Spectral analysis of heart rate variability in the sepsis syndrome.
Garrard CS., Kontoyannis DA., Piepoli M.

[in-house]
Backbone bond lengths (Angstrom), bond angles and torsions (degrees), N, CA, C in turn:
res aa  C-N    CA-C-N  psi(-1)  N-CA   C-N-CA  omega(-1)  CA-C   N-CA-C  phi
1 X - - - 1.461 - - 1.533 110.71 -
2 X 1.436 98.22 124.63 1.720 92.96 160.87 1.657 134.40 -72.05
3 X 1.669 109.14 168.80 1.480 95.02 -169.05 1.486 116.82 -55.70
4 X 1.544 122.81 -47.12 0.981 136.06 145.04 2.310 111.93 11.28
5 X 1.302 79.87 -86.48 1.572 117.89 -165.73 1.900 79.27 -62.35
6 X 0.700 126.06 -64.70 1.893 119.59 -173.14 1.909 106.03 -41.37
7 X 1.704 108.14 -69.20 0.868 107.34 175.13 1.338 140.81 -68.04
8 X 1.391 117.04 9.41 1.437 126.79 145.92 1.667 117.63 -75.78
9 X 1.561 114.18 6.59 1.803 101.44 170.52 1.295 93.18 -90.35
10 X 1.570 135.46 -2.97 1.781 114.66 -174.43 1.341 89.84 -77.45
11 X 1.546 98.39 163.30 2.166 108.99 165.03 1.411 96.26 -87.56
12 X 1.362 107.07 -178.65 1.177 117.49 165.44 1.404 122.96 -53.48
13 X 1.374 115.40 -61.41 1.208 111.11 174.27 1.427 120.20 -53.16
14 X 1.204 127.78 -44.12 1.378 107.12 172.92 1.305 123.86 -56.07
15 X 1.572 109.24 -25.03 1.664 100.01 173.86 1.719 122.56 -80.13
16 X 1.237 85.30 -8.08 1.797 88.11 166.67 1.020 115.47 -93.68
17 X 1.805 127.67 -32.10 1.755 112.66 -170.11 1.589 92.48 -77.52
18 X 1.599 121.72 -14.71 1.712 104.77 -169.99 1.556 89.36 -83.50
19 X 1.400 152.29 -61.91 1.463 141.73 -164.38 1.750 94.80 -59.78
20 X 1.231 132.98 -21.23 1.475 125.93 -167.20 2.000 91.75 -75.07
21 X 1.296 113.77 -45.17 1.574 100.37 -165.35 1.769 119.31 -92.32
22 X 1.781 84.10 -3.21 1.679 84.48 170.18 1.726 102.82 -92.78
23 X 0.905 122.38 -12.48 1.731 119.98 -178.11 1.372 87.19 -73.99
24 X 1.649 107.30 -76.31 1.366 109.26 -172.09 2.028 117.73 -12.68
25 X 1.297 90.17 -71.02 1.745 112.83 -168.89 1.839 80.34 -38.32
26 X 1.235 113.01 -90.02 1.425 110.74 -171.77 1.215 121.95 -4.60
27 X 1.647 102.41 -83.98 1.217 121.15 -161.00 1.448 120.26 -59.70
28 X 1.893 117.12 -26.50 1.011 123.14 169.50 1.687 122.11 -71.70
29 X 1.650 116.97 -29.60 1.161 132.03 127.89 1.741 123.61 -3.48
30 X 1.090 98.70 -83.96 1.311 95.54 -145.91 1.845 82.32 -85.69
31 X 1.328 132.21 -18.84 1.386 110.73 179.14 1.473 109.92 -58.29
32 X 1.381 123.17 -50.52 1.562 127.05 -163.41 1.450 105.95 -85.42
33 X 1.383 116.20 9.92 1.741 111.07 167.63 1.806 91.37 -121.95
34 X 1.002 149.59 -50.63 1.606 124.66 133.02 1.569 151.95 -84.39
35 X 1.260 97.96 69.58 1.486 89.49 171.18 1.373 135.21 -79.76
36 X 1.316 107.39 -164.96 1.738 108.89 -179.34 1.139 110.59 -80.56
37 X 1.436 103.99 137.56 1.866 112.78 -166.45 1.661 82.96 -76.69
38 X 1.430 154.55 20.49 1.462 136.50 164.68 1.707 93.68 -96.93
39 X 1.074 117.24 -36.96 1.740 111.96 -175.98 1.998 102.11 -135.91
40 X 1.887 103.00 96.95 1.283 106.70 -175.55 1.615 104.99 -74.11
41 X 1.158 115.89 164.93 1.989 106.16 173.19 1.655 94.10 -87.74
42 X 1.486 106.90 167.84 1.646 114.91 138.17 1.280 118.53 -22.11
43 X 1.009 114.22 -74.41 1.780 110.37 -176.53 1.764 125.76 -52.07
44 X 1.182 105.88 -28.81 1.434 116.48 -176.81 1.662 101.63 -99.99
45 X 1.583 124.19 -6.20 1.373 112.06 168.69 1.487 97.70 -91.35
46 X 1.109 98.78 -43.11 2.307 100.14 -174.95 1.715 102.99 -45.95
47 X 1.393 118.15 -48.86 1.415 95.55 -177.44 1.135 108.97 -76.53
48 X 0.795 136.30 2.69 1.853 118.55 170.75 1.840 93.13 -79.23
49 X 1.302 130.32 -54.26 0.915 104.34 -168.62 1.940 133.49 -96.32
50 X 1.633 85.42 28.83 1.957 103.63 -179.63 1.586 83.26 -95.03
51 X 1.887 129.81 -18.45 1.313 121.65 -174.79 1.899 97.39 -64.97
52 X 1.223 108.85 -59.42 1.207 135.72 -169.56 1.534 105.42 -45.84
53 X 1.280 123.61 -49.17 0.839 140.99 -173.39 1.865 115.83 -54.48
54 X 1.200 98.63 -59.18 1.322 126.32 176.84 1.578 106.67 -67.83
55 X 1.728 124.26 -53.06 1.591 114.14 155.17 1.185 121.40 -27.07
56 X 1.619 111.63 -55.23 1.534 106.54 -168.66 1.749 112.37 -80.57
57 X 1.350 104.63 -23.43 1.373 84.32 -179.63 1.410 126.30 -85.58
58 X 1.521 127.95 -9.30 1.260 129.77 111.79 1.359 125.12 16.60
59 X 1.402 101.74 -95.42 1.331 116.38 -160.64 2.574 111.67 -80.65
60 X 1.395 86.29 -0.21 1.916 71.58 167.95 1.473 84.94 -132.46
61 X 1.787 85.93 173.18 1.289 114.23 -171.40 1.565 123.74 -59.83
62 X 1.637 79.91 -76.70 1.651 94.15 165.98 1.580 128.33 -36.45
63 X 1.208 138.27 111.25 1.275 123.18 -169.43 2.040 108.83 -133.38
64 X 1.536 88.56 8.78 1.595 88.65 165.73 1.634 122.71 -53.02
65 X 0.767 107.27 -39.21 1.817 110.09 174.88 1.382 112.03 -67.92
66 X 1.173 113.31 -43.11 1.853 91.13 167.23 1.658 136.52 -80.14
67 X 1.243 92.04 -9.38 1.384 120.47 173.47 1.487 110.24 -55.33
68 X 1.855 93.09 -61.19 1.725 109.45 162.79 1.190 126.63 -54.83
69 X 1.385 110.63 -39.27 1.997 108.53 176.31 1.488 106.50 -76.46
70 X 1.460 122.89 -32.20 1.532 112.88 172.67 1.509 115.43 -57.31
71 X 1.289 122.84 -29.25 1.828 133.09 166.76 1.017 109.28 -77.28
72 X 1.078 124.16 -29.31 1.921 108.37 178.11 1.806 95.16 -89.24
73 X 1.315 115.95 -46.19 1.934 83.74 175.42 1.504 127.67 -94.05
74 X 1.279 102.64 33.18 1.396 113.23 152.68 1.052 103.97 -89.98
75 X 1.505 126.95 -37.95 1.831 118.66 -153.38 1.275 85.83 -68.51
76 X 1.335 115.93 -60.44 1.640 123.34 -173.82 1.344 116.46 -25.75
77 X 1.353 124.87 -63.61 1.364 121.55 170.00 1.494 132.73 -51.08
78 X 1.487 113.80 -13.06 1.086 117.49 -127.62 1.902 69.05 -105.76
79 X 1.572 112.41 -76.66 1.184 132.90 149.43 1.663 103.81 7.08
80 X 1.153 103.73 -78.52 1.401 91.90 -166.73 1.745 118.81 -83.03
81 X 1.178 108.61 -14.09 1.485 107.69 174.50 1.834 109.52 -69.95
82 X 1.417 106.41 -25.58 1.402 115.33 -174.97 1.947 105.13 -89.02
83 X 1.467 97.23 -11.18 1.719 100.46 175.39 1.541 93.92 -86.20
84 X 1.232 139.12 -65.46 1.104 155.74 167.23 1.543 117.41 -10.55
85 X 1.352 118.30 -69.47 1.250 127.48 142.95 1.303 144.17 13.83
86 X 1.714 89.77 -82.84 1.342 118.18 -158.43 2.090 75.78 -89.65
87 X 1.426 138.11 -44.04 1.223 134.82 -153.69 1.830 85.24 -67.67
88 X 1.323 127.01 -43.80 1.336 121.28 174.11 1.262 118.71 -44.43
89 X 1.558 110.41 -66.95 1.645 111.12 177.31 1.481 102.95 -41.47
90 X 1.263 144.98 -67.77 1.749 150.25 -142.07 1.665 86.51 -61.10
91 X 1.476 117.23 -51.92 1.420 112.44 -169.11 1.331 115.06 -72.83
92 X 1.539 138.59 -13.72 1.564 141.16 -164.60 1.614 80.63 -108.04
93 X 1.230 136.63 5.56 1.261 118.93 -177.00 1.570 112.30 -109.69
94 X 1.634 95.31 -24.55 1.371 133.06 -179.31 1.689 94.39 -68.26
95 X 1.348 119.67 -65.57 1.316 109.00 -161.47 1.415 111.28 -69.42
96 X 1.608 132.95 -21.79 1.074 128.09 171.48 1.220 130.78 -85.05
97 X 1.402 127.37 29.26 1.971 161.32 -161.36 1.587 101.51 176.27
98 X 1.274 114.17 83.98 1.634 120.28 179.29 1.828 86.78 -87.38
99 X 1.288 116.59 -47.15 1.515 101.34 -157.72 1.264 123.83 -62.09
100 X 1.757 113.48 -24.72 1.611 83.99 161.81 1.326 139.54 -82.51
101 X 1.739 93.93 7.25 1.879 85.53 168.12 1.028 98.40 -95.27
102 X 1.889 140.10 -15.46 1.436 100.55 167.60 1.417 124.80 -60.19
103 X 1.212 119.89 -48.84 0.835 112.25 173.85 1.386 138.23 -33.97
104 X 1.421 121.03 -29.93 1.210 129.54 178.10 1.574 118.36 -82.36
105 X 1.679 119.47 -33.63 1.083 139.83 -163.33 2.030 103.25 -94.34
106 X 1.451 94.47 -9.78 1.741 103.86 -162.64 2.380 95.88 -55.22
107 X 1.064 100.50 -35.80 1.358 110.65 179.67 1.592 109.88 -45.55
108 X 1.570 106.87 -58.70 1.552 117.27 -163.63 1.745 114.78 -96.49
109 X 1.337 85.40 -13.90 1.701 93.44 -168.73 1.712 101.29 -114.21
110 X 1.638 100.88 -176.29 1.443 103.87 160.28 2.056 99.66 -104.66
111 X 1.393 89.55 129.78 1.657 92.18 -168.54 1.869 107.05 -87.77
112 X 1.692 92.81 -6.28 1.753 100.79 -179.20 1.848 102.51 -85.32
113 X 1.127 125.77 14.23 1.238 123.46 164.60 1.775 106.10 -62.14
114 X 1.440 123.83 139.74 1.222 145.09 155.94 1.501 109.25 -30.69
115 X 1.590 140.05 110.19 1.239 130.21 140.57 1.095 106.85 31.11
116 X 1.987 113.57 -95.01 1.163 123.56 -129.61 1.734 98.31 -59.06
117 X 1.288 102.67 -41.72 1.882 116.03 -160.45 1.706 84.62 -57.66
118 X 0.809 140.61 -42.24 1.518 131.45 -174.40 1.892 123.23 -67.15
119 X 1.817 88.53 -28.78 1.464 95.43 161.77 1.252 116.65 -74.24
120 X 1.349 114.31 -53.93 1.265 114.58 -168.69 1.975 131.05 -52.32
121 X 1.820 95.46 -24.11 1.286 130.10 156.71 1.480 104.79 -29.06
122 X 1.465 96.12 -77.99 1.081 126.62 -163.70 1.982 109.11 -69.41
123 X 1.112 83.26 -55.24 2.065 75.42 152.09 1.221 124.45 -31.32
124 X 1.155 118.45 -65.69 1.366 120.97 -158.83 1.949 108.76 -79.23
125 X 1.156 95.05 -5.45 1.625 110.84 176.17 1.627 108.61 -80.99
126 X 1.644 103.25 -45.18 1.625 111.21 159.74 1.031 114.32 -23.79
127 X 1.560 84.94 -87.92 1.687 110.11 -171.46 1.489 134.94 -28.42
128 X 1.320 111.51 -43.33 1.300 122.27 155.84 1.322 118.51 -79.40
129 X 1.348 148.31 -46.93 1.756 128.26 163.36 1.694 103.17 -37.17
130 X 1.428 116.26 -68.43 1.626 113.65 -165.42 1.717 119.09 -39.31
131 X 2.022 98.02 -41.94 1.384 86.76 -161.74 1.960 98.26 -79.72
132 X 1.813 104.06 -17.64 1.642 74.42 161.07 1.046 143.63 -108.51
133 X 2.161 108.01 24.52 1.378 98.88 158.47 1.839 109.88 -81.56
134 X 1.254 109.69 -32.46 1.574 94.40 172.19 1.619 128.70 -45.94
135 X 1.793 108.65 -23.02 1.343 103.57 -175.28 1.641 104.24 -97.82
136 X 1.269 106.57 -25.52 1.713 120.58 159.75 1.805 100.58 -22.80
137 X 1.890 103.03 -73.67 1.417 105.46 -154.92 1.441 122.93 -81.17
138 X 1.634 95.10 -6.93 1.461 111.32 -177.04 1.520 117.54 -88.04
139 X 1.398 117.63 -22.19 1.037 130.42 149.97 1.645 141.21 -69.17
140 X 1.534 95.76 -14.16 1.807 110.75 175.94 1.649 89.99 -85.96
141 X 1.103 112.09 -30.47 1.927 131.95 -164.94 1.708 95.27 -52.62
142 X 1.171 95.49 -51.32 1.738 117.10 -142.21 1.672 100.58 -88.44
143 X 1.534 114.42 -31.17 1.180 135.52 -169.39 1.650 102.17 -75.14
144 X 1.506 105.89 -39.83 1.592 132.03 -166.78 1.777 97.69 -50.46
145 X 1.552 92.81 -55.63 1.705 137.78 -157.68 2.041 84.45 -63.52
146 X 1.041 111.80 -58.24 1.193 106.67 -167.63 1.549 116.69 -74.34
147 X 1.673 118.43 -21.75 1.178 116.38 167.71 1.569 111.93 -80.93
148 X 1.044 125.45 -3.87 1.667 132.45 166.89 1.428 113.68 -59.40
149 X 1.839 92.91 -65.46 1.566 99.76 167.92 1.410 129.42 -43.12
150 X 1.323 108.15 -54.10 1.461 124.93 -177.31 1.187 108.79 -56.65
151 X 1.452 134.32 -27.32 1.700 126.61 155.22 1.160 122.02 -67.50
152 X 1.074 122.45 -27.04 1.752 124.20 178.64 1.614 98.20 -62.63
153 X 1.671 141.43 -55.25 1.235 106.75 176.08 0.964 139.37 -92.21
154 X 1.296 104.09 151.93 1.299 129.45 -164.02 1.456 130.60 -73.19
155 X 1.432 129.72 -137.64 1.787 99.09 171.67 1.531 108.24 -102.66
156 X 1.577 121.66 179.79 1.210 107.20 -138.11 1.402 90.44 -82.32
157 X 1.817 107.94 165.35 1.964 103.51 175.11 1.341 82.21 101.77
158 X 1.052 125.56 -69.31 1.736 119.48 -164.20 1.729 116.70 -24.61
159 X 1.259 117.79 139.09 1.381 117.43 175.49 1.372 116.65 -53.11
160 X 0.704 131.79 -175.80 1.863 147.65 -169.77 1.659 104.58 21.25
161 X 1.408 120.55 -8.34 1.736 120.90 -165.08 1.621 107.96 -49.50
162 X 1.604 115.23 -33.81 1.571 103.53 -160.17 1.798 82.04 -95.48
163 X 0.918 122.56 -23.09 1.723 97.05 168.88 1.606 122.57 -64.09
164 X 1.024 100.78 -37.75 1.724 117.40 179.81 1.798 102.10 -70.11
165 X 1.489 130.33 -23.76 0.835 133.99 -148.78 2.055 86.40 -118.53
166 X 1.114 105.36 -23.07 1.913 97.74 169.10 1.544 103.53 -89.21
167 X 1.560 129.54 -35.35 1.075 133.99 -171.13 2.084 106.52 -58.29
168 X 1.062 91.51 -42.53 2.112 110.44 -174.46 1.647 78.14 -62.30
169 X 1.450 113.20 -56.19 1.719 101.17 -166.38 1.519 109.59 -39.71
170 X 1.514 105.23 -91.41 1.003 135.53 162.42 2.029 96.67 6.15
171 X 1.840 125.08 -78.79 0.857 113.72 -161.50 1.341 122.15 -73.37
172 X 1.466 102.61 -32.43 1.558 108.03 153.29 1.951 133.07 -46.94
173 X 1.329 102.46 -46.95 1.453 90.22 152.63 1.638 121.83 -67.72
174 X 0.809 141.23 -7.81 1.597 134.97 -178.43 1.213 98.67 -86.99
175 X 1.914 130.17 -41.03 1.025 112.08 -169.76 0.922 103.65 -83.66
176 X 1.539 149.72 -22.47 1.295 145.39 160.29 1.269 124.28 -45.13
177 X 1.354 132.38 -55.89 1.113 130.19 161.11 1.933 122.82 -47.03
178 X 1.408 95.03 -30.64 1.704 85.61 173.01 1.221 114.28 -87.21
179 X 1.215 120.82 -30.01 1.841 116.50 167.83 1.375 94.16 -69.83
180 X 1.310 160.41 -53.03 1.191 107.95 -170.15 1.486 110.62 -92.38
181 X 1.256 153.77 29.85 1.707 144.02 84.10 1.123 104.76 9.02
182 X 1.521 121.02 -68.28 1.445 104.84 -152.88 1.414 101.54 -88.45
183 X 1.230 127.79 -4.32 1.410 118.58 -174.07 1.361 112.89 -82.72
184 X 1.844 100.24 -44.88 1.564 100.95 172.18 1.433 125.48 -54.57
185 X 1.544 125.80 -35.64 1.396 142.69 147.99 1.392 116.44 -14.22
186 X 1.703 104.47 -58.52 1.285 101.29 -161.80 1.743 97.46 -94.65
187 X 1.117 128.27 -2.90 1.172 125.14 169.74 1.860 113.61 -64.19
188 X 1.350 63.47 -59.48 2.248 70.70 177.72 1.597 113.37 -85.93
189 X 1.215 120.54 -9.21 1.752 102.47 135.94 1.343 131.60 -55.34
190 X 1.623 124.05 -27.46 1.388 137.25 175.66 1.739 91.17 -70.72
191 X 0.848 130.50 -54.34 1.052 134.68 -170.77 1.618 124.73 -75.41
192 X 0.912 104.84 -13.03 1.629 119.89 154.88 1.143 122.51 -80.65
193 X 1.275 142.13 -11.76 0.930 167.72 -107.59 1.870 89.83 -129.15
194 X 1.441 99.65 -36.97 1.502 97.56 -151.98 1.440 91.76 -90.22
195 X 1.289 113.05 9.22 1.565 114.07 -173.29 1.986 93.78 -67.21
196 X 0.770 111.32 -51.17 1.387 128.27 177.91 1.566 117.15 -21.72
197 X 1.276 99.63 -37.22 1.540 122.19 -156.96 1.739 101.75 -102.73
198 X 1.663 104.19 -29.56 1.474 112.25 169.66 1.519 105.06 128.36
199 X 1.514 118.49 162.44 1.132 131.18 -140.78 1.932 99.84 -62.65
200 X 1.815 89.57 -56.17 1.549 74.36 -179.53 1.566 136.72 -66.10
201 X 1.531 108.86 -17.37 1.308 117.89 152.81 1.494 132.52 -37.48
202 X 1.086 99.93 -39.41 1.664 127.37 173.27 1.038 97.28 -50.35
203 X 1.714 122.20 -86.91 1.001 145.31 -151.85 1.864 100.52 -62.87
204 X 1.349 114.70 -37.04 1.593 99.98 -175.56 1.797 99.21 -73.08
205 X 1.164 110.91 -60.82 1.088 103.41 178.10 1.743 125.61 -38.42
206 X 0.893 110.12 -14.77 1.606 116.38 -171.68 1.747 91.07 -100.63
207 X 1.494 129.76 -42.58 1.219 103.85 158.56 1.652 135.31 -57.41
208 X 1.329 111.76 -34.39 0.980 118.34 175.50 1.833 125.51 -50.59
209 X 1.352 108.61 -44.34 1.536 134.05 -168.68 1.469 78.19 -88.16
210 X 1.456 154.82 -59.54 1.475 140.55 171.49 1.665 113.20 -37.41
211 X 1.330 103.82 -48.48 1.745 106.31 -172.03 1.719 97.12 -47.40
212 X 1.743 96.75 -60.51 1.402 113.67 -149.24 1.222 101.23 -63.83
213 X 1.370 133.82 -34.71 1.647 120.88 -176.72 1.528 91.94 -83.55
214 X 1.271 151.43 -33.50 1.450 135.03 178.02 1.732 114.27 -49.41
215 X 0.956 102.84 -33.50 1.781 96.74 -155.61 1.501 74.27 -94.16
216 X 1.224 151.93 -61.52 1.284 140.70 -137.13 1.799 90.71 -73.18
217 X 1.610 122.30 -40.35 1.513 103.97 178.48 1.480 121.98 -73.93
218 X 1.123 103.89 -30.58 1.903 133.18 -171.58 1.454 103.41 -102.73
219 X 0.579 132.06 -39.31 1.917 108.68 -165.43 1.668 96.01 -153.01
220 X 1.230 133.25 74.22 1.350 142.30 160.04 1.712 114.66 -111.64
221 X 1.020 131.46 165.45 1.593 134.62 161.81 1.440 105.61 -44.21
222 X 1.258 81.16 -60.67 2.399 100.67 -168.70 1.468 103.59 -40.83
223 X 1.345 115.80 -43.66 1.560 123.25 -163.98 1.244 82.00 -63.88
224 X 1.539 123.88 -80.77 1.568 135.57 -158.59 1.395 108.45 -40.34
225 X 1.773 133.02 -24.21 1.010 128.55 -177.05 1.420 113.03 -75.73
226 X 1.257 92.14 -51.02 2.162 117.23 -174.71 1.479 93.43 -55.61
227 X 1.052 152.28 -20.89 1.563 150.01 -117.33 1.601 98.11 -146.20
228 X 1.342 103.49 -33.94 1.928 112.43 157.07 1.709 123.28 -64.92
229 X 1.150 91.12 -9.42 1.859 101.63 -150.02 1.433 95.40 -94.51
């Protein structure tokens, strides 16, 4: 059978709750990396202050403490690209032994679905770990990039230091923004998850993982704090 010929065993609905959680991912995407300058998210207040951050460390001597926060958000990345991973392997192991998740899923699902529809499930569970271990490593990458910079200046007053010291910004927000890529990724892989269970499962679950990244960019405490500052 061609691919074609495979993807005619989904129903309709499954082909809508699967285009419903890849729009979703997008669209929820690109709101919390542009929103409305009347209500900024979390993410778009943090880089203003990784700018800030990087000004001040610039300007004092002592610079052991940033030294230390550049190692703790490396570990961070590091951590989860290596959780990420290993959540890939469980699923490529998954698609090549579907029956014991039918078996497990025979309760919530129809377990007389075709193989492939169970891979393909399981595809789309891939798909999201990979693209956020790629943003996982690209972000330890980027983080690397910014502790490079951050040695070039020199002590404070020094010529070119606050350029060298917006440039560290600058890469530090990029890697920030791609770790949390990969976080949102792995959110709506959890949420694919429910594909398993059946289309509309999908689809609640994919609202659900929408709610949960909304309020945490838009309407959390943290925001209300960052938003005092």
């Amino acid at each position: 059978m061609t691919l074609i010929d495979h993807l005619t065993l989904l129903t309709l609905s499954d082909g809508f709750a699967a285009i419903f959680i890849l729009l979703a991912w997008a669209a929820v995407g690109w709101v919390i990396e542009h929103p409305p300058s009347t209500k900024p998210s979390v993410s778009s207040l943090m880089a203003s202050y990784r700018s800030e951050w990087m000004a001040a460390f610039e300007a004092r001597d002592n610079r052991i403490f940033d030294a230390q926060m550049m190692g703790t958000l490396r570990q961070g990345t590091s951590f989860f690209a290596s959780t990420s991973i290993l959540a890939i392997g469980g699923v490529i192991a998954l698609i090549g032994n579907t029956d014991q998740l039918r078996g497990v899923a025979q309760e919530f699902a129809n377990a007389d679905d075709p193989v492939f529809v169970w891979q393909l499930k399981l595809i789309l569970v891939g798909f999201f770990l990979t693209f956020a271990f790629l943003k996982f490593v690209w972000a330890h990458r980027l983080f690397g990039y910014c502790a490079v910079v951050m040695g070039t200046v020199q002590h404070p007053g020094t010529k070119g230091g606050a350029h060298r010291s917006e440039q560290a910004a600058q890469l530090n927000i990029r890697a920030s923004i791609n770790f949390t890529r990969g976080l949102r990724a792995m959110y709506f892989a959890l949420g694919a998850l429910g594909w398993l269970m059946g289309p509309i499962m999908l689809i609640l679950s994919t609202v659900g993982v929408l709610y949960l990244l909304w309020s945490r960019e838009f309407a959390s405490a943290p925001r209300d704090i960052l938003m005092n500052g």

Sympathetic and parasympathetic activity was evaluated on 39 occasions in 17 patients with the sepsis syndrome, by measurement of the variation in resting heart rate using frequency spectrum analysis. Heart rate was recorded by electrocardiography and respiratory rate by impedance plethysmography. The sepsis syndrome was established on the basis of established clinical and physiological criteria. Subjects were studied, whenever possible, during the period of sepsis and during recovery. Spectral density of the beat-to-beat heart rate was measured within the low frequency band 0.04 to 0.10 Hz (low frequency power, LFP) modulated by sympathetic and parasympathetic activity, and within a 0.12 Hz band width at the respiratory frequency mode (respiratory frequency power, RFP) modulated by parasympathetic activity. Results were expressed as the total variability (total area beneath the power spectrum), as the spectral components normalized to the total power (LFPn, RFPn) or as the ratio of LFP/RFP. During the sepsis syndrome, total heart rate variability and the sympathetically mediated component, LFPn were significantly lower than during the following recovery phase (ANOVA, p < 0.0001, p < 0.01 respectively). Both APACHE II (Acute Physiological and Chronic Health Evaluation) and TISS (Therapeutic Intervention Scoring System) scores showed an inverse correlation with total heart rate variability, logLFP, LFPn and the LFP/RFP ratio (p < 0.002 to 0.0001). Sympathetically mediated heart rate variability was significantly lower during the sepsis syndrome and was inversely proportional to disease severity.